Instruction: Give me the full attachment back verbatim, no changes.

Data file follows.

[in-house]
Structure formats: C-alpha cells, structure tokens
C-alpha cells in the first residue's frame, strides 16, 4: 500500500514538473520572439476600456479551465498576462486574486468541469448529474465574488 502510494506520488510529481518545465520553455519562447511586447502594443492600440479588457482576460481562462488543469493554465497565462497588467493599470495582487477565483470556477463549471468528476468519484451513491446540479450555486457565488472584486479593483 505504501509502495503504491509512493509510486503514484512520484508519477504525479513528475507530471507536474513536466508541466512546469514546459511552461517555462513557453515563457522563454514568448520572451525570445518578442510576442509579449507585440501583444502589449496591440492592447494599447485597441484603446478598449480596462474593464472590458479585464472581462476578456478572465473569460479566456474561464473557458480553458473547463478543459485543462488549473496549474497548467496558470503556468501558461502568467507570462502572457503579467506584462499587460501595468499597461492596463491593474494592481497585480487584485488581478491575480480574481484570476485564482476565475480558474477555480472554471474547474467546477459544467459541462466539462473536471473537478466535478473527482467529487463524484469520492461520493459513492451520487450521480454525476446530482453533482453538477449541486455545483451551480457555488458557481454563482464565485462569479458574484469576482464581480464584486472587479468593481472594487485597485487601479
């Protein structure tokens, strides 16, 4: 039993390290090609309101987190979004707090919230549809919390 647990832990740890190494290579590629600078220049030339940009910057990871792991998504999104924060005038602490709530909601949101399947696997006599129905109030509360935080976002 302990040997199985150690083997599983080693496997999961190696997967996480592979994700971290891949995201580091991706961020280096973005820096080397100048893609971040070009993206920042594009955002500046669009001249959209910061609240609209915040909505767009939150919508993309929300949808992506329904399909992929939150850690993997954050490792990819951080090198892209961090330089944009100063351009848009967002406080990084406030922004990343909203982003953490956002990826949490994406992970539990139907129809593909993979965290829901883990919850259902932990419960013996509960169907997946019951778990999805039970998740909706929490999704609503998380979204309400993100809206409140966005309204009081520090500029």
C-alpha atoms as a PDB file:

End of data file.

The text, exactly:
[in-house]
Structure formats: C-alpha cells, structure tokens
C-alpha cells in the first residue's frame, strides 16, 4: 500500500514538473520572439476600456479551465498576462486574486468541469448529474465574488 502510494506520488510529481518545465520553455519562447511586447502594443492600440479588457482576460481562462488543469493554465497565462497588467493599470495582487477565483470556477463549471468528476468519484451513491446540479450555486457565488472584486479593483 505504501509502495503504491509512493509510486503514484512520484508519477504525479513528475507530471507536474513536466508541466512546469514546459511552461517555462513557453515563457522563454514568448520572451525570445518578442510576442509579449507585440501583444502589449496591440492592447494599447485597441484603446478598449480596462474593464472590458479585464472581462476578456478572465473569460479566456474561464473557458480553458473547463478543459485543462488549473496549474497548467496558470503556468501558461502568467507570462502572457503579467506584462499587460501595468499597461492596463491593474494592481497585480487584485488581478491575480480574481484570476485564482476565475480558474477555480472554471474547474467546477459544467459541462466539462473536471473537478466535478473527482467529487463524484469520492461520493459513492451520487450521480454525476446530482453533482453538477449541486455545483451551480457555488458557481454563482464565485462569479458574484469576482464581480464584486472587479468593481472594487485597485487601479
């Protein structure tokens, strides 16, 4: 039993390290090609309101987190979004707090919230549809919390 647990832990740890190494290579590629600078220049030339940009910057990871792991998504999104924060005038602490709530909601949101399947696997006599129905109030509360935080976002 302990040997199985150690083997599983080693496997999961190696997967996480592979994700971290891949995201580091991706961020280096973005820096080397100048893609971040070009993206920042594009955002500046669009001249959209910061609240609209915040909505767009939150919508993309929300949808992506329904399909992929939150850690993997954050490792990819951080090198892209961090330089944009100063351009848009967002406080990084406030922004990343909203982003953490956002990826949490994406992970539990139907129809593909993979965290829901883990919850259902932990419960013996509960169907997946019951778990999805039970998740909706929490999704609503998380979204309400993100809206409140966005309204009081520090500029």
C-alpha atoms as a PDB file: